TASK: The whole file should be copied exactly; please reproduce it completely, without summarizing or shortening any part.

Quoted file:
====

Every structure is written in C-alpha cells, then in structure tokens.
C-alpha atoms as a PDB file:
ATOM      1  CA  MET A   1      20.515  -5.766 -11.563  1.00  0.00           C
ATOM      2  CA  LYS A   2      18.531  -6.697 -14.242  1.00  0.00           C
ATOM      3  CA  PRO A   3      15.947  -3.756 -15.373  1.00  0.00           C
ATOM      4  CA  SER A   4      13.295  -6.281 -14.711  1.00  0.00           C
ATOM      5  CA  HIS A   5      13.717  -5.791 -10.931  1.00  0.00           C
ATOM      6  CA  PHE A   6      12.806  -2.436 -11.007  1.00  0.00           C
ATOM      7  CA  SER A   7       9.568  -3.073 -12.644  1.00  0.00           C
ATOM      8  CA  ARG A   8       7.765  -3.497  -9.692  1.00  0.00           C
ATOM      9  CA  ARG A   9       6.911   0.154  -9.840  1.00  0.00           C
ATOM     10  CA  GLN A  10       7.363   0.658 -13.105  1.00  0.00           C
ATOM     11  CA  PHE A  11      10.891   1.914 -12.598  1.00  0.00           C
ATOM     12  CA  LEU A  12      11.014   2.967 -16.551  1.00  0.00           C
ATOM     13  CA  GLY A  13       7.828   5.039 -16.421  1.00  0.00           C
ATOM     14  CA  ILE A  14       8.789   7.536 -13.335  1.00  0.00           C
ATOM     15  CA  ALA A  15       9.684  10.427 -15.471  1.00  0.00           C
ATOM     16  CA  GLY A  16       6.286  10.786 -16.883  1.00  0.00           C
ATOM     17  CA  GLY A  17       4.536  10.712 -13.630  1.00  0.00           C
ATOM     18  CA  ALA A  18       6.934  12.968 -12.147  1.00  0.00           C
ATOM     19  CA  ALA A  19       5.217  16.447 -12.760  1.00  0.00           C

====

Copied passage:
Every structure is written in C-alpha cells, then in structure tokens.
C-alpha atoms as a PDB file:
ATOM      1  CA  MET A   1      20.515  -5.766 -11.563  1.00  0.00           C
ATOM      2  CA  LYS A   2      18.531  -6.697 -14.242  1.00  0.00           C
ATOM      3  CA  PRO A   3      15.947  -3.756 -15.373  1.00  0.00           C
ATOM      4  CA  SER A   4      13.295  -6.281 -14.711  1.00  0.00           C
ATOM      5  CA  HIS A   5      13.717  -5.791 -10.931  1.00  0.00           C
ATOM      6  CA  PHE A   6      12.806  -2.436 -11.007  1.00  0.00           C
ATOM      7  CA  SER A   7       9.568  -3.073 -12.644  1.00  0.00           C
ATOM      8  CA  ARG A   8       7.765  -3.497  -9.692  1.00  0.00           C
ATOM      9  CA  ARG A   9       6.911   0.154  -9.840  1.00  0.00           C
ATOM     10  CA  GLN A  10       7.363   0.658 -13.105  1.00  0.00           C
ATOM     11  CA  PHE A  11      10.891   1.914 -12.598  1.00  0.00           C
ATOM     12  CA  LEU A  12      11.014   2.967 -16.551  1.00  0.00           C
ATOM     13  CA  GLY A  13       7.828   5.039 -16.421  1.00  0.00           C
ATOM     14  CA  ILE A  14       8.789   7.536 -13.335  1.00  0.00           C
ATOM     15  CA  ALA A  15       9.684  10.427 -15.471  1.00  0.00           C
ATOM     16  CA  GLY A  16       6.286  10.786 -16.883  1.00  0.00           C
ATOM     17  CA  GLY A  17       4.536  10.712 -13.630  1.00  0.00           C
ATOM     18  CA  ALA A  18       6.934  12.968 -12.147  1.00  0.00           C
ATOM     19  CA  ALA A  19       5.217  16.447 -12.760  1.00  0.00           C